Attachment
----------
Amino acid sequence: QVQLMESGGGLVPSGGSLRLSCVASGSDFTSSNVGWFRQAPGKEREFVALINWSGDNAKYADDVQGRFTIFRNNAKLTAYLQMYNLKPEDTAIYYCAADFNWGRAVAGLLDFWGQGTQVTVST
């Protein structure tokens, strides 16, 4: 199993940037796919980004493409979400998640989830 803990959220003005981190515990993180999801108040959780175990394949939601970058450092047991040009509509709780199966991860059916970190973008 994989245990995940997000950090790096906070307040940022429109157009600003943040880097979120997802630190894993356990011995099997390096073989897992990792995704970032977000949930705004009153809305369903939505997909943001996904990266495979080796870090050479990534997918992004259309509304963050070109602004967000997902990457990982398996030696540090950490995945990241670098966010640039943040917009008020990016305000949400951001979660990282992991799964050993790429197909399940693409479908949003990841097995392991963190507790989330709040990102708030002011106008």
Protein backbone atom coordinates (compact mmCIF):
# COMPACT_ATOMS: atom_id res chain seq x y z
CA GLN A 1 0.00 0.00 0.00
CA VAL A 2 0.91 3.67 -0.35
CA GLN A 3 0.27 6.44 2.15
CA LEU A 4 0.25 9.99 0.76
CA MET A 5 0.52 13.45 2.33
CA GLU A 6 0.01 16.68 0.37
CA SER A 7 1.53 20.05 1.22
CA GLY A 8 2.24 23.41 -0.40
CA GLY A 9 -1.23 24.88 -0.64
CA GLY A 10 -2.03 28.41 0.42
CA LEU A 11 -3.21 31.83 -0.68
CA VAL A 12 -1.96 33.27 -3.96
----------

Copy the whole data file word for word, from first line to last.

Amino acid sequence: QVQLMESGGGLVPSGGSLRLSCVASGSDFTSSNVGWFRQAPGKEREFVALINWSGDNAKYADDVQGRFTIFRNNAKLTAYLQMYNLKPEDTAIYYCAADFNWGRAVAGLLDFWGQGTQVTVST
């Protein structure tokens, strides 16, 4: 199993940037796919980004493409979400998640989830 803990959220003005981190515990993180999801108040959780175990394949939601970058450092047991040009509509709780199966991860059916970190973008 994989245990995940997000950090790096906070307040940022429109157009600003943040880097979120997802630190894993356990011995099997390096073989897992990792995704970032977000949930705004009153809305369903939505997909943001996904990266495979080796870090050479990534997918992004259309509304963050070109602004967000997902990457990982398996030696540090950490995945990241670098966010640039943040917009008020990016305000949400951001979660990282992991799964050993790429197909399940693409479908949003990841097995392991963190507790989330709040990102708030002011106008």
Protein backbone atom coordinates (compact mmCIF):
# COMPACT_ATOMS: atom_id res chain seq x y z
CA GLN A 1 0.00 0.00 0.00
CA VAL A 2 0.91 3.67 -0.35
CA GLN A 3 0.27 6.44 2.15
CA LEU A 4 0.25 9.99 0.76
CA MET A 5 0.52 13.45 2.33
CA GLU A 6 0.01 16.68 0.37
CA SER A 7 1.53 20.05 1.22
CA GLY A 8 2.24 23.41 -0.40
CA GLY A 9 -1.23 24.88 -0.64
CA GLY A 10 -2.03 28.41 0.42
CA LEU A 11 -3.21 31.83 -0.68
CA VAL A 12 -1.96 33.27 -3.96